However, statins have been reported to exert side effects on muscles; the most common side effects are muscle pain, stiffness, myalgia, myopathy, and rhabdomyolysis.6 Rhabdomyolysis is caused by the damage to skeletal muscles that disrupts muscle integrity and releases muscle components, such as Creatine Kinase (CK), myoglobin, lactate dehydrogenase, aldolase, and electrolytes, into the bloodstream.7,8 Clinical presentations of rhabdomyolysis include muscle pain, swelling, weakness, and red urine because of increased myoglobin levels.9 Several reports have shown that the use of statins causes rhabdomyolysis.10–13 Although rhabdomyolysis rarely occurs, it remains a concern because of its severe clinical effects.

This review aims to study the evidence related to statin-induced rhabdomyolysis, identify the risk factors, and describe the potential prevention and management strategies. Additionally, we focus on the evidence reported in clinical trials and randomized controlled trials (RCTs) on statin monotherapies and statin-related multidrug therapies.


The selection for the related article published in 2001–2021 was conducted in the PubMed database using the keywords “statins and rhabdomyolysis.” The inclusion criteria were English articles on the RCTs and clinical trials on statin-associated monotherapies or multidrug therapies. A total of 1230 publications were found, of which 59 met the inclusion criteria. In addition, through full-text screening, we excluded the articles that did not describe an episode of rhabdomyolysis, study rhabdomyolysis, or have related research results. Of these 59 papers, only 12 were on the incidence of rhabdomyolysis because of statins: 7 were RCTs, 4 were clinical trials, and 1 was a Phase 1 clinical trial (Figure 1).

Figure 1 Flowchart of the literature search process.

Current Evidence of Statin-Induced Rhabdomyolysis

Patient Characteristics

The total number of patients reported in 12 studies was 1,129,477, of which 102 (0.009%) had statin-induced rhabdomyolysis (Table 1). The mean age of the patients was 63.57. Additionally, most of these patients were male (57.4%). However, other characteristics, such as the body mass index and comorbidities, were not mentioned in all 12 studies.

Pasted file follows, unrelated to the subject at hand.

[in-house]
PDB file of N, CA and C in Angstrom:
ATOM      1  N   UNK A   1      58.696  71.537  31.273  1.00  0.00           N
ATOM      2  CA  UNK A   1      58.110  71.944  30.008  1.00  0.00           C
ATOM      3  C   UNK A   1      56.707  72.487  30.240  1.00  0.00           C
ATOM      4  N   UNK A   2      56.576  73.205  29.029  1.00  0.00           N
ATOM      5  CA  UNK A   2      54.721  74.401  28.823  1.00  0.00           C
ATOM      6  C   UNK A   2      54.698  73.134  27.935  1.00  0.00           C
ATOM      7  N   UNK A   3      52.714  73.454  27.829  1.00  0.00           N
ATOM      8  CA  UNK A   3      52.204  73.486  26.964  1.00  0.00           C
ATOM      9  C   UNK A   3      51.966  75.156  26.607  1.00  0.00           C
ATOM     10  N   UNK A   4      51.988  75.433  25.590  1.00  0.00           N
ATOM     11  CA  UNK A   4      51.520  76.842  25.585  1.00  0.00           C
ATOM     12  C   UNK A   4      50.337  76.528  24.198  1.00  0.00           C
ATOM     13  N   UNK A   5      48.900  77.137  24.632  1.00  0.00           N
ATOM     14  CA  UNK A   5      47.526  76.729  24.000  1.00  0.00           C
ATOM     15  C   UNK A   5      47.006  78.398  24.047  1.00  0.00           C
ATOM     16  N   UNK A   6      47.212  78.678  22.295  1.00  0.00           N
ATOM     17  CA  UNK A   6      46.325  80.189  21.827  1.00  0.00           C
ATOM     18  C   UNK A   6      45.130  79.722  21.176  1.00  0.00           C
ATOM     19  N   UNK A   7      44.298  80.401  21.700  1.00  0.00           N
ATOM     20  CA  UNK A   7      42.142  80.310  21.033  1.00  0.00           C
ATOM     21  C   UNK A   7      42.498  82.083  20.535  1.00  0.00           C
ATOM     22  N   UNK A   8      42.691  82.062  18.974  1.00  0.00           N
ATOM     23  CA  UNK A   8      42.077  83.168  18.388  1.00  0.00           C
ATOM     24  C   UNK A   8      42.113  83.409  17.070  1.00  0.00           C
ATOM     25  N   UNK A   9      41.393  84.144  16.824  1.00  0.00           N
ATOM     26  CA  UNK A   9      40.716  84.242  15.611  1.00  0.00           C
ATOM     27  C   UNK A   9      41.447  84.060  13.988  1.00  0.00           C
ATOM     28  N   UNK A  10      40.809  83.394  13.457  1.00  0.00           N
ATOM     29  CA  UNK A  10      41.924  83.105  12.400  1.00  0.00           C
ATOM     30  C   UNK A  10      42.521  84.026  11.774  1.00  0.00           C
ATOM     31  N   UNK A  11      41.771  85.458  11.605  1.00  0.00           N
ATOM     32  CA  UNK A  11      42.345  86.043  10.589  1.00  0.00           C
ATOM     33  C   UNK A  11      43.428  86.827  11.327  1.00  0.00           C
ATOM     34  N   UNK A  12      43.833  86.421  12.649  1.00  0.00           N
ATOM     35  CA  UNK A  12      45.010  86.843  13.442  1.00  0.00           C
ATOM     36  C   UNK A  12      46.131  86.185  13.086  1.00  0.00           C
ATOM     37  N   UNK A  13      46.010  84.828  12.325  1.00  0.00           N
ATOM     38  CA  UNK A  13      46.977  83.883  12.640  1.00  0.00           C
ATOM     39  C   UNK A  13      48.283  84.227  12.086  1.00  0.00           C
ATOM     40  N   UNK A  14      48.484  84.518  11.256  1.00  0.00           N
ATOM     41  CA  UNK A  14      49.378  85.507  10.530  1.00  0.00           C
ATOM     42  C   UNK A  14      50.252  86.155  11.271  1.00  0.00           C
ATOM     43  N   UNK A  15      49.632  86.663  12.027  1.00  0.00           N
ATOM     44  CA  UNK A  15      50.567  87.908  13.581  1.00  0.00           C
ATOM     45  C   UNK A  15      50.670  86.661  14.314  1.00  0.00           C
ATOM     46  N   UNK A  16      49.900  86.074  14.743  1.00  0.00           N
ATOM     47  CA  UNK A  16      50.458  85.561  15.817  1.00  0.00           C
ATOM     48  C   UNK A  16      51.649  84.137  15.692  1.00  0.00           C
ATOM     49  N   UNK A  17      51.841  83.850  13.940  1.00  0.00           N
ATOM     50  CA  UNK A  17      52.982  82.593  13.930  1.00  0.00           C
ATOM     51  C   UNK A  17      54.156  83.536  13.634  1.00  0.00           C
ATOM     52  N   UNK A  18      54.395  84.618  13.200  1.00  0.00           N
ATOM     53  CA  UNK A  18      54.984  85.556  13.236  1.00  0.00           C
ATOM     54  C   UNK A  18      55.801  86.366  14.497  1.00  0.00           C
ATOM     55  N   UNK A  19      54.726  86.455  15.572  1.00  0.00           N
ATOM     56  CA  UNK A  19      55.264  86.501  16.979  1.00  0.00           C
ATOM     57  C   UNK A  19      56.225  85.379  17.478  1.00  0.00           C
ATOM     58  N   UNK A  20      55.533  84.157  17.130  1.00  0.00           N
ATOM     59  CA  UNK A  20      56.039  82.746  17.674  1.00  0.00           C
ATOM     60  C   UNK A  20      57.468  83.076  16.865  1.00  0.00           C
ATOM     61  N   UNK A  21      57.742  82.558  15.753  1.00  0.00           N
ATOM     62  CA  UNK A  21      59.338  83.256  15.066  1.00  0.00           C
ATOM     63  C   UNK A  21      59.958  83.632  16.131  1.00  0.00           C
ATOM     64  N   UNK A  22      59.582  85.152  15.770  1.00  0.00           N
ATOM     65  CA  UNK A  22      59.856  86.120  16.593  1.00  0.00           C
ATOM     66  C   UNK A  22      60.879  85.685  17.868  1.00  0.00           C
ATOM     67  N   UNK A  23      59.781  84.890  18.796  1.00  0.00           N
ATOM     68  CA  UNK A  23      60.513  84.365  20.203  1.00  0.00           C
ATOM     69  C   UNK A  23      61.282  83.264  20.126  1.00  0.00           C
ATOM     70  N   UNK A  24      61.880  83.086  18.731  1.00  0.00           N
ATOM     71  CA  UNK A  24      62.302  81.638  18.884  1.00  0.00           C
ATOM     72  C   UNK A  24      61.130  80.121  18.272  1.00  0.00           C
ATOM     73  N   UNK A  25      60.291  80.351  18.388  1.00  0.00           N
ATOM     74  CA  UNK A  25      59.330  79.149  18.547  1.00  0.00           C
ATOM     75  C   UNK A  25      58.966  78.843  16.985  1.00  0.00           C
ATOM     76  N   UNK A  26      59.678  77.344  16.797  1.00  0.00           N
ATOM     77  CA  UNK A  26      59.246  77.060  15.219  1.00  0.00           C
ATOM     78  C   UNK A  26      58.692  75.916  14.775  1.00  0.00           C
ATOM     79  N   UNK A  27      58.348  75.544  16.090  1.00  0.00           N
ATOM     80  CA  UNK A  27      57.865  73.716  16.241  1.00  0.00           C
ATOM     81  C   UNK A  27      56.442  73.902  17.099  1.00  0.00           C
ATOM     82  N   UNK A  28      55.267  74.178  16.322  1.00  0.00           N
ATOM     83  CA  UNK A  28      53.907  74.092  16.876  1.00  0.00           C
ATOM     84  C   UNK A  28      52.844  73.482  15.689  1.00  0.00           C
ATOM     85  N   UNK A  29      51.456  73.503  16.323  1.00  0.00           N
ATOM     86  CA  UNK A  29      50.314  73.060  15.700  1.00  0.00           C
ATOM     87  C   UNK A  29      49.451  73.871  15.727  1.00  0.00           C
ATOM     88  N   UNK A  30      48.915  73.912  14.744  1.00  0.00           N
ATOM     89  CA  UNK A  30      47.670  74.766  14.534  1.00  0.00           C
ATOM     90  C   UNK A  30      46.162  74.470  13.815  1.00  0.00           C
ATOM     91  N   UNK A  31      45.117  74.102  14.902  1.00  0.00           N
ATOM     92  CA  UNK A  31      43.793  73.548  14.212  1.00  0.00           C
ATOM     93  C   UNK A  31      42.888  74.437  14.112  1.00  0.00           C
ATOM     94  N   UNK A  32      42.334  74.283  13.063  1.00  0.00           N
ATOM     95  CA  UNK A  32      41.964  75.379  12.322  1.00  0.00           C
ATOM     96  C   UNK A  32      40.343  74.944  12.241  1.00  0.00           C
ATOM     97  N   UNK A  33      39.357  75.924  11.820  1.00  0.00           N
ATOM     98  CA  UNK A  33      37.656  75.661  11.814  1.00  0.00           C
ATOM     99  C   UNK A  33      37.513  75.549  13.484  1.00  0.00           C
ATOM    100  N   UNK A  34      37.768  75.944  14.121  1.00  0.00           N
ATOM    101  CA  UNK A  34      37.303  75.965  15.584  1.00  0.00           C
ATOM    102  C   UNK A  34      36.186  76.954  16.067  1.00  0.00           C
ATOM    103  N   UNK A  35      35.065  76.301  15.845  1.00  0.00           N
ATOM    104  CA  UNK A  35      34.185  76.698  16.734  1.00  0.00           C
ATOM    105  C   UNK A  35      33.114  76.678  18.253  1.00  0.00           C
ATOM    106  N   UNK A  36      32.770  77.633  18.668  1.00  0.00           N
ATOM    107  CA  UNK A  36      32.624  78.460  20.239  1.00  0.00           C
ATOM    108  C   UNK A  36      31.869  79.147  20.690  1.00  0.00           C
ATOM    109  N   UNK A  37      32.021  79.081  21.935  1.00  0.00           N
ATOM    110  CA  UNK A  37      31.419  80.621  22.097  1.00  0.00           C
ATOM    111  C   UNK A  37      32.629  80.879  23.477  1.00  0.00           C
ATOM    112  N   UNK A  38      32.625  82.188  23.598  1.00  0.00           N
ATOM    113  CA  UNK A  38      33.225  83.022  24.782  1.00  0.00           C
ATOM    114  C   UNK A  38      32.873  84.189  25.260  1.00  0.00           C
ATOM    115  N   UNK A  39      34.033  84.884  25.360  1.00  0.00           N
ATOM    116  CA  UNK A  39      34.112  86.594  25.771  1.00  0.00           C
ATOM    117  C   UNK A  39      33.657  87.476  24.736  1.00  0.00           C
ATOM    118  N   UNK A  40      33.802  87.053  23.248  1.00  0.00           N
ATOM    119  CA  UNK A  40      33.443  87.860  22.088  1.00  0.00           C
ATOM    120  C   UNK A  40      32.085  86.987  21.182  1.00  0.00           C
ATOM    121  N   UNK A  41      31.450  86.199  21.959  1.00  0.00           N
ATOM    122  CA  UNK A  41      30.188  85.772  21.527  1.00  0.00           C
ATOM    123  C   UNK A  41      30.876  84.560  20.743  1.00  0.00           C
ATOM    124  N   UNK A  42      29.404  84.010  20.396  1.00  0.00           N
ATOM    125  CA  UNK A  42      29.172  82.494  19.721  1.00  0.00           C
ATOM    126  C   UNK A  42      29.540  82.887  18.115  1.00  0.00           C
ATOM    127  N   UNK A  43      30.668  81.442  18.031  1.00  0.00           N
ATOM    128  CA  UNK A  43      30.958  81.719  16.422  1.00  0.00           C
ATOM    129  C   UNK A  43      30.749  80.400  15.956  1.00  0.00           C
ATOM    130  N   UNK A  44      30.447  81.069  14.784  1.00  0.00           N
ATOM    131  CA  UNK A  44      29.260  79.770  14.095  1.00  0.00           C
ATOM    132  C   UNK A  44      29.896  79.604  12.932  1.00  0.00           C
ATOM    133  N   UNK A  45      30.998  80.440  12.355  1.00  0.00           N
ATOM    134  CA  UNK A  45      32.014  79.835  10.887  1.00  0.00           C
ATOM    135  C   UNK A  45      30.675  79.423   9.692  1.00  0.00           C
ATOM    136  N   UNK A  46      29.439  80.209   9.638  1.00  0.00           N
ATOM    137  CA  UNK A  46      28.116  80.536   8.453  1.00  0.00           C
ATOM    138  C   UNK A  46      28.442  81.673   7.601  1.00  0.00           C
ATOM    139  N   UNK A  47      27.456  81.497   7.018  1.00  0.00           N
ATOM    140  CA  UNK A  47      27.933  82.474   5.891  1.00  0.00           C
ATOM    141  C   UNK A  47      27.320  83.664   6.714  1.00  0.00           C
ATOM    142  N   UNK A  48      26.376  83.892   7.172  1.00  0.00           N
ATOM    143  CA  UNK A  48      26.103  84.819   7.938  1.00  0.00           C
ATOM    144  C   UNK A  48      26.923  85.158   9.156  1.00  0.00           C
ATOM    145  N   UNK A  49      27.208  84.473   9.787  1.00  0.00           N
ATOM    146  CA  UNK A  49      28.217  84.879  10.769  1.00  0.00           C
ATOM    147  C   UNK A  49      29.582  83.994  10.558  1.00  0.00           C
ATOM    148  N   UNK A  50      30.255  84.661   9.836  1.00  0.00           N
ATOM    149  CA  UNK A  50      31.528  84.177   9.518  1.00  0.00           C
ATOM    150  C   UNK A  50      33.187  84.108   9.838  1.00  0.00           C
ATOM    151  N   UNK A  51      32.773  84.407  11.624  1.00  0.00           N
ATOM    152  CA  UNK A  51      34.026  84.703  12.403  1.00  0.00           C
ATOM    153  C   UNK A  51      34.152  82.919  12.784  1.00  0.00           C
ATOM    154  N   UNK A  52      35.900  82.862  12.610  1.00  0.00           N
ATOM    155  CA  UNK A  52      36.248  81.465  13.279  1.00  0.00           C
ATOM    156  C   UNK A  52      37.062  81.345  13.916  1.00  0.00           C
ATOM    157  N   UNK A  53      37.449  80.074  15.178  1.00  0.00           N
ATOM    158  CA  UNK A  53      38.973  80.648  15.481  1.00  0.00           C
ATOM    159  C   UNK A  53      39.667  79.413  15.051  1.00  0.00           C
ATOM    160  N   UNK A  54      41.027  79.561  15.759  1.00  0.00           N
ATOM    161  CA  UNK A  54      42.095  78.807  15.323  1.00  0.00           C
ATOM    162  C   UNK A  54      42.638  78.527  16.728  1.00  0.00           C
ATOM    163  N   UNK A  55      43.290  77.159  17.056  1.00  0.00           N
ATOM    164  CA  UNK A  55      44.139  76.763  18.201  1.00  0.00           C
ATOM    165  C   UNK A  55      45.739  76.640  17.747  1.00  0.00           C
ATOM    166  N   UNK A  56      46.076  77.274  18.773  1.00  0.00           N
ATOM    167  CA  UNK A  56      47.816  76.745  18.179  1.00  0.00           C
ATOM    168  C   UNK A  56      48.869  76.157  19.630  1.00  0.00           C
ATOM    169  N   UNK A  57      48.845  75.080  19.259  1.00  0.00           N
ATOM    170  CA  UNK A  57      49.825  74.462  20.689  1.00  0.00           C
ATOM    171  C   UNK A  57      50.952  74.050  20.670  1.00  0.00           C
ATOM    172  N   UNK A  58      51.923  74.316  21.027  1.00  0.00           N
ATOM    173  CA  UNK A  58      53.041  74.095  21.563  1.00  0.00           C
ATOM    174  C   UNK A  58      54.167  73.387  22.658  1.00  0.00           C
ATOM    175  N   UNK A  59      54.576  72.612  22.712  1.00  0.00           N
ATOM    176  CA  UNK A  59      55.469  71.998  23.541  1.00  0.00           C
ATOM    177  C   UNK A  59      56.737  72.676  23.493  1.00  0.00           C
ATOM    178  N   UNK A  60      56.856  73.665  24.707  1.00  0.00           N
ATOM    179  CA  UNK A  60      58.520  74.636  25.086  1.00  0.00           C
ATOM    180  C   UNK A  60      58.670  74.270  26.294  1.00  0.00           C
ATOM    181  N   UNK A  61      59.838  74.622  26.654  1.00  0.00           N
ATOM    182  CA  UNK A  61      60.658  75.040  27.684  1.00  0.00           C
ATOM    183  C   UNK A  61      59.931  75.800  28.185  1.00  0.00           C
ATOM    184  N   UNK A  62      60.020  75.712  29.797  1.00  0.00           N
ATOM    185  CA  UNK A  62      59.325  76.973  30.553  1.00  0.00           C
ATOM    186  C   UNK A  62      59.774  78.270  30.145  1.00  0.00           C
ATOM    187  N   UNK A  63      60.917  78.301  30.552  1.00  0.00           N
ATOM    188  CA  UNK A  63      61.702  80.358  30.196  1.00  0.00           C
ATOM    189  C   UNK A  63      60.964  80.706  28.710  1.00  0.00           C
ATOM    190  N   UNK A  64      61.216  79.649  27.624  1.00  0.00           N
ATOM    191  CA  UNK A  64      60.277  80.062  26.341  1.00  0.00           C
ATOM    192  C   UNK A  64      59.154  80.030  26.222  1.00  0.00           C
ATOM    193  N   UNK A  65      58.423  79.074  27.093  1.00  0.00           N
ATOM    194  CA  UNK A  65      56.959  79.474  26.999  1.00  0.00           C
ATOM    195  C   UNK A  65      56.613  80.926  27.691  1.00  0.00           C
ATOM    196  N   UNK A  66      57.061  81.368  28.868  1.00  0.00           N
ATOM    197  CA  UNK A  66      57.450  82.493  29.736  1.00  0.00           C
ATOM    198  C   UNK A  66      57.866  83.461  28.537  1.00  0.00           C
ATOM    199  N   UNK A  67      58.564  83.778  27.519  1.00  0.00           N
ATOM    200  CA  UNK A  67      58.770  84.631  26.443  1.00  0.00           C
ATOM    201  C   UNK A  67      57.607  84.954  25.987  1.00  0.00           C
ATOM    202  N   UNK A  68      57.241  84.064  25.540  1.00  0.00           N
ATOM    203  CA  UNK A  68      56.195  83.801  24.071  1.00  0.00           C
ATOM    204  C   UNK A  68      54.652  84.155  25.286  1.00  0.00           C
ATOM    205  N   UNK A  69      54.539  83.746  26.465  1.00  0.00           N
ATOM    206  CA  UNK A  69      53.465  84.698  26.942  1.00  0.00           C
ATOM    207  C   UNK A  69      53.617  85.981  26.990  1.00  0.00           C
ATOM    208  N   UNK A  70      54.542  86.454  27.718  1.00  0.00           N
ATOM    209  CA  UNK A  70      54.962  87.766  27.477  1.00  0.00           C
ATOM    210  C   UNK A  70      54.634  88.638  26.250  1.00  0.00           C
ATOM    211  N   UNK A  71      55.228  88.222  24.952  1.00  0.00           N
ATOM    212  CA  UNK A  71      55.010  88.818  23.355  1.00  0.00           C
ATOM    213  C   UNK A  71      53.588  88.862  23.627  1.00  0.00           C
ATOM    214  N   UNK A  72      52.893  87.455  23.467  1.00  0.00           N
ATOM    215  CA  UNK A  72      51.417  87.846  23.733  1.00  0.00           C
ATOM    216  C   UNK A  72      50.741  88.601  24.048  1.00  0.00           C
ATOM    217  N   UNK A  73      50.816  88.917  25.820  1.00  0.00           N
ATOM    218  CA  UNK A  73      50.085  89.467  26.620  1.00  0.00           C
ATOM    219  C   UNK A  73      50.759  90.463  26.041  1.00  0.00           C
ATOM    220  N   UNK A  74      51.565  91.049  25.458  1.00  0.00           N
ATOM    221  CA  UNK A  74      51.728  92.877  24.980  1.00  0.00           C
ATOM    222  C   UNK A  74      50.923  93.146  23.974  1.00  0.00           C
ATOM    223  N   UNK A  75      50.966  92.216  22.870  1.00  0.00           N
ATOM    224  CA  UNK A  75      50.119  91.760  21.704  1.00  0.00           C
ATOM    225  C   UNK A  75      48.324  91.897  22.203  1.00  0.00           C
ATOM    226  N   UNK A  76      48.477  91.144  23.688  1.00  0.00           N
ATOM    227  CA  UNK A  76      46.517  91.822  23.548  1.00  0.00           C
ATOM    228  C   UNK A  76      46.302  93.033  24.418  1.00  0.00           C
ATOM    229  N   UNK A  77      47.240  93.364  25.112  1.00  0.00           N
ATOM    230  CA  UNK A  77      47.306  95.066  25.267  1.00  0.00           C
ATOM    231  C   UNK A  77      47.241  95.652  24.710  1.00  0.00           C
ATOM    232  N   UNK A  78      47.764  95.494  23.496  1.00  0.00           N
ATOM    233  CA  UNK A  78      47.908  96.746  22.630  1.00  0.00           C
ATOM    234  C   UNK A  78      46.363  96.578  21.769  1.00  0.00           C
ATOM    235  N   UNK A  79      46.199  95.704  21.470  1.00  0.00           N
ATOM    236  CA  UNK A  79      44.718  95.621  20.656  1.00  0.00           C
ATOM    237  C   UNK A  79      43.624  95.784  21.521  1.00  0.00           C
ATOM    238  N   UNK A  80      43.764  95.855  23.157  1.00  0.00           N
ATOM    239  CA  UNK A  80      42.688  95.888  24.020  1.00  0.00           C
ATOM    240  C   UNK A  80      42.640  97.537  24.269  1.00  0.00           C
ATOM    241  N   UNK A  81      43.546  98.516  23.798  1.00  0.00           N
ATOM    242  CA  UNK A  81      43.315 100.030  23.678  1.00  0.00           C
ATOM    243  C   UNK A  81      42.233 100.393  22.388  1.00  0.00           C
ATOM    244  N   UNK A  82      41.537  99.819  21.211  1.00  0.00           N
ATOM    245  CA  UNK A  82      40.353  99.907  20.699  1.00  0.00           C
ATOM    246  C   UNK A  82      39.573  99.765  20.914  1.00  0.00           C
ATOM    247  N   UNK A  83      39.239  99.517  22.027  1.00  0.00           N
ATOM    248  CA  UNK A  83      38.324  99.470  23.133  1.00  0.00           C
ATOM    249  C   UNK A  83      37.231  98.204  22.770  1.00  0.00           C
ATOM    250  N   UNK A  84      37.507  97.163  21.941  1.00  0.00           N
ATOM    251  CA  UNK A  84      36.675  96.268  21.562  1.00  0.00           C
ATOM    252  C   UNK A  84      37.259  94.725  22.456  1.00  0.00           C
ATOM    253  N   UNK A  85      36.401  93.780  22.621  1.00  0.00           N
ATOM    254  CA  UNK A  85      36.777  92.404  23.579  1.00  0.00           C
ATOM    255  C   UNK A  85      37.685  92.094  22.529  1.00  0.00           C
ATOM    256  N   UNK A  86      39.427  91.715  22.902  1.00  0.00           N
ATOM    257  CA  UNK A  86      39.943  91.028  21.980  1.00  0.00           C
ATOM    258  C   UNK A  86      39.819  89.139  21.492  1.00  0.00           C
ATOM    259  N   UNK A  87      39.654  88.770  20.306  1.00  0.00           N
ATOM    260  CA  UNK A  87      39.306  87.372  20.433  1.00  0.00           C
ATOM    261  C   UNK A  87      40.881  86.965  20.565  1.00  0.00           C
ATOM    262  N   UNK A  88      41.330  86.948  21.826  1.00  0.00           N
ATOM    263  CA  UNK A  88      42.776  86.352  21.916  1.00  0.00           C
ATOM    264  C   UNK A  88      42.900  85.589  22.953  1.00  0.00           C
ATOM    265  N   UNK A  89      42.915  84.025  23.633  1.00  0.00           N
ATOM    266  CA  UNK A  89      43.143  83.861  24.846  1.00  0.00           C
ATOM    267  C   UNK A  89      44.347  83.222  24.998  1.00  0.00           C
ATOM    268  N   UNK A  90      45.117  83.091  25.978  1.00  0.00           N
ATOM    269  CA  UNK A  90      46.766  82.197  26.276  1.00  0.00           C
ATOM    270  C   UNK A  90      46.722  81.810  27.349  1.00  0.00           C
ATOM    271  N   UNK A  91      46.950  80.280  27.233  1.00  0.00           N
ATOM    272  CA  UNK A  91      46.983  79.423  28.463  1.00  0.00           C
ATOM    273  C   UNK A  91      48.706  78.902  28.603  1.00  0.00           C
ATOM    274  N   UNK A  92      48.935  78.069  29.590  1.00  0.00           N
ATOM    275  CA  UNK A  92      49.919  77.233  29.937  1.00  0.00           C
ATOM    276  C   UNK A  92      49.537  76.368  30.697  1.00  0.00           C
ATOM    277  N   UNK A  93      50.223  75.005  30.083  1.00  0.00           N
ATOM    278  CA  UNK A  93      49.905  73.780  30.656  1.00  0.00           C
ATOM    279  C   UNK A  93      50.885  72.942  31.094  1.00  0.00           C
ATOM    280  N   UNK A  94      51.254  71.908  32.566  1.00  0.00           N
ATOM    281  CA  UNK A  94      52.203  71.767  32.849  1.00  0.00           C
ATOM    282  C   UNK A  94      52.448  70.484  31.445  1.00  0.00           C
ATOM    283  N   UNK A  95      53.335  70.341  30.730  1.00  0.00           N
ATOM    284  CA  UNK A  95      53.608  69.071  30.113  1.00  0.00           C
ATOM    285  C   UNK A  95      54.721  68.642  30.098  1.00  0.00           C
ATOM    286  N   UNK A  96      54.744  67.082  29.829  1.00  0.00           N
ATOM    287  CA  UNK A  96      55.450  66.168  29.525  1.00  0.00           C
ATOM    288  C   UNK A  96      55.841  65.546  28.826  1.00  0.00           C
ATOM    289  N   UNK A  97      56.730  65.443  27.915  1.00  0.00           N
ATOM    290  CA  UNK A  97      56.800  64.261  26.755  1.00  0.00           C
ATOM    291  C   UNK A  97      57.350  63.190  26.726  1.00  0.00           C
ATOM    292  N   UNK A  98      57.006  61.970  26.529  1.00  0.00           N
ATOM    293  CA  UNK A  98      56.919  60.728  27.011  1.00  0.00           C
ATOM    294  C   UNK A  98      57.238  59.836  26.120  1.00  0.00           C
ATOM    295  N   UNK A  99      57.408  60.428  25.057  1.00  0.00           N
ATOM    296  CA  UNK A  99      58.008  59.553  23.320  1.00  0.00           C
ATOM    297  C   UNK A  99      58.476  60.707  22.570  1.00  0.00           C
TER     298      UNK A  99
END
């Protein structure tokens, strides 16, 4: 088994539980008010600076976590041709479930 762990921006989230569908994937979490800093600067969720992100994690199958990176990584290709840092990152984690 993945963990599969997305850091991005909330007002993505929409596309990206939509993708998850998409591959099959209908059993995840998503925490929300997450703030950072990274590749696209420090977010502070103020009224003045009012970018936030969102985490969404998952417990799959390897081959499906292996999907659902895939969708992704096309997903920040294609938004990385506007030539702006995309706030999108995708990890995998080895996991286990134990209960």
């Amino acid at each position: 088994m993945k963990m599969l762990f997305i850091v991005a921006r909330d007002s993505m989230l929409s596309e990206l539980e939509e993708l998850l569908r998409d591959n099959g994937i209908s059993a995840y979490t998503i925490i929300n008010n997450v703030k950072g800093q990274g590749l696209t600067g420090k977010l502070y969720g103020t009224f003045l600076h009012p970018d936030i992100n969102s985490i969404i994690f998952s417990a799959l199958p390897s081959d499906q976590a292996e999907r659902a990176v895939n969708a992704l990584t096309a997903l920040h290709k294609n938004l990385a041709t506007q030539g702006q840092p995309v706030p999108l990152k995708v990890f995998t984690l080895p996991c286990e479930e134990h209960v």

Table 1 Studies on Statins and Rhabdomyolysis Included in This Review

Drug Treatment

Although the types and doses of statins used in the trials varied, simvastatin was the most broadly used type. For example, two studies reported using simvastatin as monotherapy.14,15 Abraldes et al administered simvastatin at 20 mg/day for the first 15 days and continued with 40 mg/day as the standard therapy to increase the survival rate of patients with cirrhosis.14 Meanwhile, Wierzbicki et al compared the effects of 80 and 120 mg/day simvastatin on patients with hypercholesterolemia.15 Both studies showed simvastatin monotherapy to have a very strong effect in inducing rhabdomyolysis, as evidenced in the percentage of its occurrence (Table 1).

Meanwhile, three studies studied simvastatin in combination with other drugs. The study by HPS2-THRIVE reported a 4-week regimen of simvastatin (40 mg/day), niacin (1 g/day), and laropiprant (20 mg/day), followed by 3–6 weeks of extended-release niacin (2 g/day) and laropiprant (40 mg/day). During the study, 10 mg/day ezetimibe was given when the total cholesterol was less than 3.5 mmol/L.13 This combination therapy-induced rhabdomyolysis at the same rate as the placebo group (simvastatin 40 mg/day), at 0.109% and 0.114%, respectively. Moreover, another study compared the efficacy of simvastatin monotherapy (40 mg/day) in reducing LDL-C with that of a combination of simvastatin and ezetimibe (10 mg/day).11 Furthermore, Pose et al compared the efficacy of two different doses of simvastatin (40 and 20 mg/day) in combination with rifaximin (1200 mg/day) and demonstrated that 40 mg/day simvastatin induced rhabdomyolysis more than 20 mg/day simvastatin.16